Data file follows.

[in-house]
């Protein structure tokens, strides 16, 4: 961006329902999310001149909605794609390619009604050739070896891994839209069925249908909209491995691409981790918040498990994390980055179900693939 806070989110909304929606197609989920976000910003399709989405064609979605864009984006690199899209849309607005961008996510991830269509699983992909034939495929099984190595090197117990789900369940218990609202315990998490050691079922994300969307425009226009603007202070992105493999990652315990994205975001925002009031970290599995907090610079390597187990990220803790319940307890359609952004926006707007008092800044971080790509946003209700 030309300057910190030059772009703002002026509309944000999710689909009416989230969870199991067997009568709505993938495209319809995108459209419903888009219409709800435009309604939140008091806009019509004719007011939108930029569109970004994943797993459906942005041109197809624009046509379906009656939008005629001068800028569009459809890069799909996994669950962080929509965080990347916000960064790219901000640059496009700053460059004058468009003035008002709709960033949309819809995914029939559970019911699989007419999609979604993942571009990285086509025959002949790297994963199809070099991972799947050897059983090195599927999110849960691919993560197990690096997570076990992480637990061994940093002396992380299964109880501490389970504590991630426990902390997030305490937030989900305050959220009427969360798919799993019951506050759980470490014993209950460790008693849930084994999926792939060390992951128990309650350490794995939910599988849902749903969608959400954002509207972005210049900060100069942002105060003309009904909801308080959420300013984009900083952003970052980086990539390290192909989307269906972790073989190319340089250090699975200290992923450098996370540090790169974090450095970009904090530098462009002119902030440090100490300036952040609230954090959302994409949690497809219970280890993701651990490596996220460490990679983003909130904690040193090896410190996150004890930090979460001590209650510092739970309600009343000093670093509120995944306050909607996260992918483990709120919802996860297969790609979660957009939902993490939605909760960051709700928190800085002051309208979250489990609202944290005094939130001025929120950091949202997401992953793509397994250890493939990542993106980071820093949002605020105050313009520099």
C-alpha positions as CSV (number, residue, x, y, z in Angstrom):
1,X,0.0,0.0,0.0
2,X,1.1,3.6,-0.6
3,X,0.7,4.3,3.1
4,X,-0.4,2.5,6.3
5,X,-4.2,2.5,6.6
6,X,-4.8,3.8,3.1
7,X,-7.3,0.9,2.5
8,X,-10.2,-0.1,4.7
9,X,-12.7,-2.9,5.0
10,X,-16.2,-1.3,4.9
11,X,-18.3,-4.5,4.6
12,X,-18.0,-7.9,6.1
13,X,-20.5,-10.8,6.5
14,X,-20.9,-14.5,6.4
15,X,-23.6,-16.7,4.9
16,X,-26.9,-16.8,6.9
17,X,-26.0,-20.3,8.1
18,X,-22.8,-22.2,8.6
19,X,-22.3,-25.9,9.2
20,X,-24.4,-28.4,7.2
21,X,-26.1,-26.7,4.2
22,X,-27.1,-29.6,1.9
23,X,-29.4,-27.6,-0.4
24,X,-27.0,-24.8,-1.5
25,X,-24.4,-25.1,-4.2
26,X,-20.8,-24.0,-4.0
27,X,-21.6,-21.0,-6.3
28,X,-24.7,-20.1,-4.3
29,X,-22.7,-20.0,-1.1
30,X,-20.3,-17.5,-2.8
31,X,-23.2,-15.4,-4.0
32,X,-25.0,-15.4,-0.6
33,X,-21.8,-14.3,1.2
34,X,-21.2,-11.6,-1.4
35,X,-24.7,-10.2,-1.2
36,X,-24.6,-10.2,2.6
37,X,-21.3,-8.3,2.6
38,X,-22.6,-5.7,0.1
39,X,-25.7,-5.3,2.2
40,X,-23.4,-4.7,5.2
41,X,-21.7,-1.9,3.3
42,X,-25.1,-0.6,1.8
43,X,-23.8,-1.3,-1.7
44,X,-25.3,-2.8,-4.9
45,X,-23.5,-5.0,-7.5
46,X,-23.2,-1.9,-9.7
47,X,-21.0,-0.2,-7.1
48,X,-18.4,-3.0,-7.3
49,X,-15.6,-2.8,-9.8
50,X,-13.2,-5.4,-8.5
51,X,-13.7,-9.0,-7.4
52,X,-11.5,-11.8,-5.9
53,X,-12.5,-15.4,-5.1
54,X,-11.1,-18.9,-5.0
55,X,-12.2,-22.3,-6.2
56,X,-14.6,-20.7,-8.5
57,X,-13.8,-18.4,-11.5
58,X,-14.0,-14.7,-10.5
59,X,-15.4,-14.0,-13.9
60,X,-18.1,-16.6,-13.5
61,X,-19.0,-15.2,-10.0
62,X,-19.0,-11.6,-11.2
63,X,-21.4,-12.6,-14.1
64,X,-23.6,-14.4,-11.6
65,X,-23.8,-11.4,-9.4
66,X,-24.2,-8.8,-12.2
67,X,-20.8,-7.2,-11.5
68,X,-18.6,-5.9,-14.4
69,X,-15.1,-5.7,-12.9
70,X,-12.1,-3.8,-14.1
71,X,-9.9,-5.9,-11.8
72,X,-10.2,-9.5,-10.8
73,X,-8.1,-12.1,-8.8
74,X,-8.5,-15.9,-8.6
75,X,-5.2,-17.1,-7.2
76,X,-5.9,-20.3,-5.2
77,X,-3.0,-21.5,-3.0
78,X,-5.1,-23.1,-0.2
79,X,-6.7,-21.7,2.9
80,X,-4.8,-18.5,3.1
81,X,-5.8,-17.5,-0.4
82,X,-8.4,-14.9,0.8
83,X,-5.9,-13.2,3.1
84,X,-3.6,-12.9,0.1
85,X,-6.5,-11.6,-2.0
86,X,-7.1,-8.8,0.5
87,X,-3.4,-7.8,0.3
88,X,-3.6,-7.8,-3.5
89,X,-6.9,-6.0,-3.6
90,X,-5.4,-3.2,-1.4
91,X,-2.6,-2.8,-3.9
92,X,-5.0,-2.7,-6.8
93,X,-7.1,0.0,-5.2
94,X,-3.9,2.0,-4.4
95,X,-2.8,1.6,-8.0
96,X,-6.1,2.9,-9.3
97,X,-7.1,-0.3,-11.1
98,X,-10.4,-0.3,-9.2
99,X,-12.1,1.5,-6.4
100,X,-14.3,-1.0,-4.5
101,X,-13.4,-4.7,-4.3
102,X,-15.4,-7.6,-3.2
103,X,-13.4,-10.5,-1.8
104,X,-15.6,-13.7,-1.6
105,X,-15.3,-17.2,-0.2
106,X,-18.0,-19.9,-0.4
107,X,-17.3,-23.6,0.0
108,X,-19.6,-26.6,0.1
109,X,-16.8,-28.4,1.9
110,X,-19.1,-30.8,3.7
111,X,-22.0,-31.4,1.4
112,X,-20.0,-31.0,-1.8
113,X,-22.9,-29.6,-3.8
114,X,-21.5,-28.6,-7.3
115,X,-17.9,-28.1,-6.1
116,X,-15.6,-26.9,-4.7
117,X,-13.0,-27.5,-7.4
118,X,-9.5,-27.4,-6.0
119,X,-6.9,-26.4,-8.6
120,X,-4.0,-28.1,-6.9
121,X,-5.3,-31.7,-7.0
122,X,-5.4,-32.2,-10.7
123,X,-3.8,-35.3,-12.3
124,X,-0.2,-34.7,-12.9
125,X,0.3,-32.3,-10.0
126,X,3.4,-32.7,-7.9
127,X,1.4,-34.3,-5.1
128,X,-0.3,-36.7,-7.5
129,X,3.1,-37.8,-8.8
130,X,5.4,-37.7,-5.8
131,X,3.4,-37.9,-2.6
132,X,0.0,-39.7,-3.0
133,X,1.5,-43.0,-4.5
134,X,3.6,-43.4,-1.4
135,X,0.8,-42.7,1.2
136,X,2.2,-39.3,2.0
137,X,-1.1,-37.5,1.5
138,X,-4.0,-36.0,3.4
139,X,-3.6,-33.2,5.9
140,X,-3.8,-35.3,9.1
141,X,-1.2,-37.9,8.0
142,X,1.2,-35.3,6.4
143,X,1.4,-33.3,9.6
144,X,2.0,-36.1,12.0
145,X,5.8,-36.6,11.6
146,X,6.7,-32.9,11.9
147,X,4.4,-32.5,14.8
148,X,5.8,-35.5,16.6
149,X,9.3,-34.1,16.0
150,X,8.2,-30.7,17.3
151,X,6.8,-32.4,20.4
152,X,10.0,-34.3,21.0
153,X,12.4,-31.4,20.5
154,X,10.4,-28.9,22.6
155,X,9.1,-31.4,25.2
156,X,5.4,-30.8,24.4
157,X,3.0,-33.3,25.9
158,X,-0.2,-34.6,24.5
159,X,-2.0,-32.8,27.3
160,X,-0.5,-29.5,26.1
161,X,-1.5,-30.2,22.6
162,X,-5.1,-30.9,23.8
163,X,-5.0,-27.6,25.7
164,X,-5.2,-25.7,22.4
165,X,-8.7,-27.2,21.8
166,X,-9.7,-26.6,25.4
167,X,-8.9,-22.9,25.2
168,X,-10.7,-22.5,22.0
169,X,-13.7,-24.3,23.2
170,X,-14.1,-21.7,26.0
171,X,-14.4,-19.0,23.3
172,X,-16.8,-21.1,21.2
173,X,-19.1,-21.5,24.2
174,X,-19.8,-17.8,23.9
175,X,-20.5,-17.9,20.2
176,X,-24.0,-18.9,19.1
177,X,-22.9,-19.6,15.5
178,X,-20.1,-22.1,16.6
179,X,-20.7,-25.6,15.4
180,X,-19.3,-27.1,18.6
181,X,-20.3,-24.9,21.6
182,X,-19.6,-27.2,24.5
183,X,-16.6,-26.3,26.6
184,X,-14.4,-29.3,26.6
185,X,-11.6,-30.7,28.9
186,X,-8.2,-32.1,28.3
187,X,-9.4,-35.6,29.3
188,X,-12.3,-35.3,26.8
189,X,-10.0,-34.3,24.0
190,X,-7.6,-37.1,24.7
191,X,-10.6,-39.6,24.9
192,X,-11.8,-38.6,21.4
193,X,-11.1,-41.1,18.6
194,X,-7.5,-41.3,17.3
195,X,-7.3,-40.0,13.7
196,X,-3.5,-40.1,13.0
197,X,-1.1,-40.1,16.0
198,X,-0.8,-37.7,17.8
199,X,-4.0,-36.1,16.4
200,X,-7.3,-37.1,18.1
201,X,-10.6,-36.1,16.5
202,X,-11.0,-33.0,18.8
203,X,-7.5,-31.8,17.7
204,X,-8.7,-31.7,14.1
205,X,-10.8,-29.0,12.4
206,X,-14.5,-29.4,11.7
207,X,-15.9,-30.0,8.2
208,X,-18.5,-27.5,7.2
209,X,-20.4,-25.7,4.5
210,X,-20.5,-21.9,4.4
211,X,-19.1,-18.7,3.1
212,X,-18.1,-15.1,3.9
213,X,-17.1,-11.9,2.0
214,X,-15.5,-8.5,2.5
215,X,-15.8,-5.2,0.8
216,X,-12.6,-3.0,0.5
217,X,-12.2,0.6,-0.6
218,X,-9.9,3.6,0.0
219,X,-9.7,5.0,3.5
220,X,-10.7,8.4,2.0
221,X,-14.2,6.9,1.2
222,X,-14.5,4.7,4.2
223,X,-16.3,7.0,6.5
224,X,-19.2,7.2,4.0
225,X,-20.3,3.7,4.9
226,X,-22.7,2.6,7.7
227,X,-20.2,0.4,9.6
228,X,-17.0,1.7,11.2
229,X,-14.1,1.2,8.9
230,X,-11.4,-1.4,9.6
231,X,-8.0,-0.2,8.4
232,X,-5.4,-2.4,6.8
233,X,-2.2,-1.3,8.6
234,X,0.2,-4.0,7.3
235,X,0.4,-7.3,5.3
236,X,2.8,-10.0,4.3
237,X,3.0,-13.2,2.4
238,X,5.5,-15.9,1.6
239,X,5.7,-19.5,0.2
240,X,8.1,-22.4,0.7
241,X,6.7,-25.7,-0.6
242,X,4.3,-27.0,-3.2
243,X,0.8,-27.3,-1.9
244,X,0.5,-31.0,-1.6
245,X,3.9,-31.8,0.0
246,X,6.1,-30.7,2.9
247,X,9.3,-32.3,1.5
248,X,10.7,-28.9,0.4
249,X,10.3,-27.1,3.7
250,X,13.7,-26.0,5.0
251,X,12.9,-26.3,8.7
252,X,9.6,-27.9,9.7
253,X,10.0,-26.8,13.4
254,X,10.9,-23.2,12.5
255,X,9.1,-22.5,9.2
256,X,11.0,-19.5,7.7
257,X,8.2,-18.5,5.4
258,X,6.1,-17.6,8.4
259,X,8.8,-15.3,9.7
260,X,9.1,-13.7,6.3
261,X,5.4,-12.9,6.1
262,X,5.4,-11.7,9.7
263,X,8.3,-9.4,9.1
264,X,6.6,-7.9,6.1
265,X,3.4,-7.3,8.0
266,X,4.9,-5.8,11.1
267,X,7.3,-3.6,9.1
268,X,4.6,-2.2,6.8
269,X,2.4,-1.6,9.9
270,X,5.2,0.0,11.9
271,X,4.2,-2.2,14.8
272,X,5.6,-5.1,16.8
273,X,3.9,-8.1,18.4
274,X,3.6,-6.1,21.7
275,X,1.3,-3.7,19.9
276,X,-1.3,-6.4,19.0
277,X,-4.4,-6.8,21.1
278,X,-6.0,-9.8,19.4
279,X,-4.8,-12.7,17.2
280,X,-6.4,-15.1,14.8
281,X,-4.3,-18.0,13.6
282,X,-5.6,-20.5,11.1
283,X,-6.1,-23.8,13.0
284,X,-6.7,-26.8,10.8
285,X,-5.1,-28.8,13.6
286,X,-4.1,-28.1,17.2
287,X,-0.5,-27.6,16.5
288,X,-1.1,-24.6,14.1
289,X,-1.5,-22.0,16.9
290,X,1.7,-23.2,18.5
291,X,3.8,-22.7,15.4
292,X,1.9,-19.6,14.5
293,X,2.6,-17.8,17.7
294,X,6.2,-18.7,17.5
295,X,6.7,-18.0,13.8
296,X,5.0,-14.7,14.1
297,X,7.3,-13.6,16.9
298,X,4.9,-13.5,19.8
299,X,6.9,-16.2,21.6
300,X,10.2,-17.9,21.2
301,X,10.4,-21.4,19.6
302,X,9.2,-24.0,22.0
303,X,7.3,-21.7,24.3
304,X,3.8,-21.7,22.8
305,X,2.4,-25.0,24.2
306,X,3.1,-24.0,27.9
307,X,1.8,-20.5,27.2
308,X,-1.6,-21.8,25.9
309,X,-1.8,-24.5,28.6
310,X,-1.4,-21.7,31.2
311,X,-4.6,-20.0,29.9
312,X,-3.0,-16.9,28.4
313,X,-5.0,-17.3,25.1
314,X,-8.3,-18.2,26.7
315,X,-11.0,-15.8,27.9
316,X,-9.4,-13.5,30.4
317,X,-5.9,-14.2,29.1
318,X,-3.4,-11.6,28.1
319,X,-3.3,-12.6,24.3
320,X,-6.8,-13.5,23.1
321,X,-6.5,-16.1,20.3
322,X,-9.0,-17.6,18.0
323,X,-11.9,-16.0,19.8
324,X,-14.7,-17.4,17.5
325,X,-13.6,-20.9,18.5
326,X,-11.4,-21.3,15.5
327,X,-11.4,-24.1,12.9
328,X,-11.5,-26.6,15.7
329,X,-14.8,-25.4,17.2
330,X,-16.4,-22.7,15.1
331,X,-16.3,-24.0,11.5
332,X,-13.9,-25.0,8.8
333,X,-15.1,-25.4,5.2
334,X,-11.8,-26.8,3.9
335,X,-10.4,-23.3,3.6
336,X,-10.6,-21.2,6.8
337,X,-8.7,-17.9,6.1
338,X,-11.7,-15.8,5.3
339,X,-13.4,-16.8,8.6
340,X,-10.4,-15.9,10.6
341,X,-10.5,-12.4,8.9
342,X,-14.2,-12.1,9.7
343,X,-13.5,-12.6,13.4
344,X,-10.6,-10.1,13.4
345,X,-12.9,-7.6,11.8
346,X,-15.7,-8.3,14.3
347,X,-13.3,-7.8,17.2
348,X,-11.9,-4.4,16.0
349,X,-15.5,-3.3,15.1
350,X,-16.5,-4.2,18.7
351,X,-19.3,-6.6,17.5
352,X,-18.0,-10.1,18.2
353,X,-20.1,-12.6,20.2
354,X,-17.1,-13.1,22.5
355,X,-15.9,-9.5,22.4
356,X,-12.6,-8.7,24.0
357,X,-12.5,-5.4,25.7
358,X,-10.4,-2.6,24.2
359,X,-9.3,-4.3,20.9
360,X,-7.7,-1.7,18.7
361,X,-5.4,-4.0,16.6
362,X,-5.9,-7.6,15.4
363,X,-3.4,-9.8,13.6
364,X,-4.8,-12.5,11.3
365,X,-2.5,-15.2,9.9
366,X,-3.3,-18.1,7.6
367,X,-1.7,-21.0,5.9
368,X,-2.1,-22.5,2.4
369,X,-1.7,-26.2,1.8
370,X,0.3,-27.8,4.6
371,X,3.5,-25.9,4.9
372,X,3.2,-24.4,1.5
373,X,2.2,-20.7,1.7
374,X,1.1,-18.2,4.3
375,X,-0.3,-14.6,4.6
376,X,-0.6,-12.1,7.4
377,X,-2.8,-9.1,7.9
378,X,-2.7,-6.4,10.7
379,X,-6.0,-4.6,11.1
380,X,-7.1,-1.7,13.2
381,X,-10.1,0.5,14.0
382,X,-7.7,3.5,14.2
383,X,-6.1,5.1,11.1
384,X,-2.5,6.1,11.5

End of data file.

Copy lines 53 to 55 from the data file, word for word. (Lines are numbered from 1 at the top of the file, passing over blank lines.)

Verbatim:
50,X,-13.2,-5.4,-8.5
51,X,-13.7,-9.0,-7.4
52,X,-11.5,-11.8,-5.9